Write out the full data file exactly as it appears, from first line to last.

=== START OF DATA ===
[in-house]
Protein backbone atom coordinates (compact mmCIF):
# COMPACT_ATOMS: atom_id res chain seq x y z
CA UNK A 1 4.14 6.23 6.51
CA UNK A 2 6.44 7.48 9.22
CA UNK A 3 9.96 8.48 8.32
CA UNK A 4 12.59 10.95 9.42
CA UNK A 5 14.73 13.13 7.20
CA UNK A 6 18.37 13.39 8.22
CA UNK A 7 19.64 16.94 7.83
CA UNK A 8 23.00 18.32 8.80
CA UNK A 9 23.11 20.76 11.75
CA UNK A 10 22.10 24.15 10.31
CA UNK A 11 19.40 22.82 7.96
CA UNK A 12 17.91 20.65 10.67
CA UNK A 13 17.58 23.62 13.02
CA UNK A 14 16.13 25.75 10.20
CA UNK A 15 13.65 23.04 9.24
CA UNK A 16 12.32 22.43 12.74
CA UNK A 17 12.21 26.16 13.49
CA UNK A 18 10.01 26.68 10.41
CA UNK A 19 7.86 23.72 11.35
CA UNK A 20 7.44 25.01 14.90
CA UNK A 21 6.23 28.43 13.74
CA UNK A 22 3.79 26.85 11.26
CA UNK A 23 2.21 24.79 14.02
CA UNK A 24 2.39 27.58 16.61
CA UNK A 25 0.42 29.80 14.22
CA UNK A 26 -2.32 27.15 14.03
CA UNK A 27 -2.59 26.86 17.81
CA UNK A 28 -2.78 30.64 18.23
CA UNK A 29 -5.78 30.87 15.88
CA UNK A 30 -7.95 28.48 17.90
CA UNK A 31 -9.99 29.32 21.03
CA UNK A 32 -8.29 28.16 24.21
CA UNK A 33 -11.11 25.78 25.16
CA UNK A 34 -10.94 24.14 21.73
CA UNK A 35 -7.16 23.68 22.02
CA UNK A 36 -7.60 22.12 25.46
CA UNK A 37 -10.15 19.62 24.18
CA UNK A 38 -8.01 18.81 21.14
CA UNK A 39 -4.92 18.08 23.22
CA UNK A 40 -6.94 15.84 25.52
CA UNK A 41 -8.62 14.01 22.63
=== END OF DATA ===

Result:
[in-house]
Protein backbone atom coordinates (compact mmCIF):
# COMPACT_ATOMS: atom_id res chain seq x y z
CA UNK A 1 4.14 6.23 6.51
CA UNK A 2 6.44 7.48 9.22
CA UNK A 3 9.96 8.48 8.32
CA UNK A 4 12.59 10.95 9.42
CA UNK A 5 14.73 13.13 7.20
CA UNK A 6 18.37 13.39 8.22
CA UNK A 7 19.64 16.94 7.83
CA UNK A 8 23.00 18.32 8.80
CA UNK A 9 23.11 20.76 11.75
CA UNK A 10 22.10 24.15 10.31
CA UNK A 11 19.40 22.82 7.96
CA UNK A 12 17.91 20.65 10.67
CA UNK A 13 17.58 23.62 13.02
CA UNK A 14 16.13 25.75 10.20
CA UNK A 15 13.65 23.04 9.24
CA UNK A 16 12.32 22.43 12.74
CA UNK A 17 12.21 26.16 13.49
CA UNK A 18 10.01 26.68 10.41
CA UNK A 19 7.86 23.72 11.35
CA UNK A 20 7.44 25.01 14.90
CA UNK A 21 6.23 28.43 13.74
CA UNK A 22 3.79 26.85 11.26
CA UNK A 23 2.21 24.79 14.02
CA UNK A 24 2.39 27.58 16.61
CA UNK A 25 0.42 29.80 14.22
CA UNK A 26 -2.32 27.15 14.03
CA UNK A 27 -2.59 26.86 17.81
CA UNK A 28 -2.78 30.64 18.23
CA UNK A 29 -5.78 30.87 15.88
CA UNK A 30 -7.95 28.48 17.90
CA UNK A 31 -9.99 29.32 21.03
CA UNK A 32 -8.29 28.16 24.21
CA UNK A 33 -11.11 25.78 25.16
CA UNK A 34 -10.94 24.14 21.73
CA UNK A 35 -7.16 23.68 22.02
CA UNK A 36 -7.60 22.12 25.46
CA UNK A 37 -10.15 19.62 24.18
CA UNK A 38 -8.01 18.81 21.14
CA UNK A 39 -4.92 18.08 23.22
CA UNK A 40 -6.94 15.84 25.52
CA UNK A 41 -8.62 14.01 22.63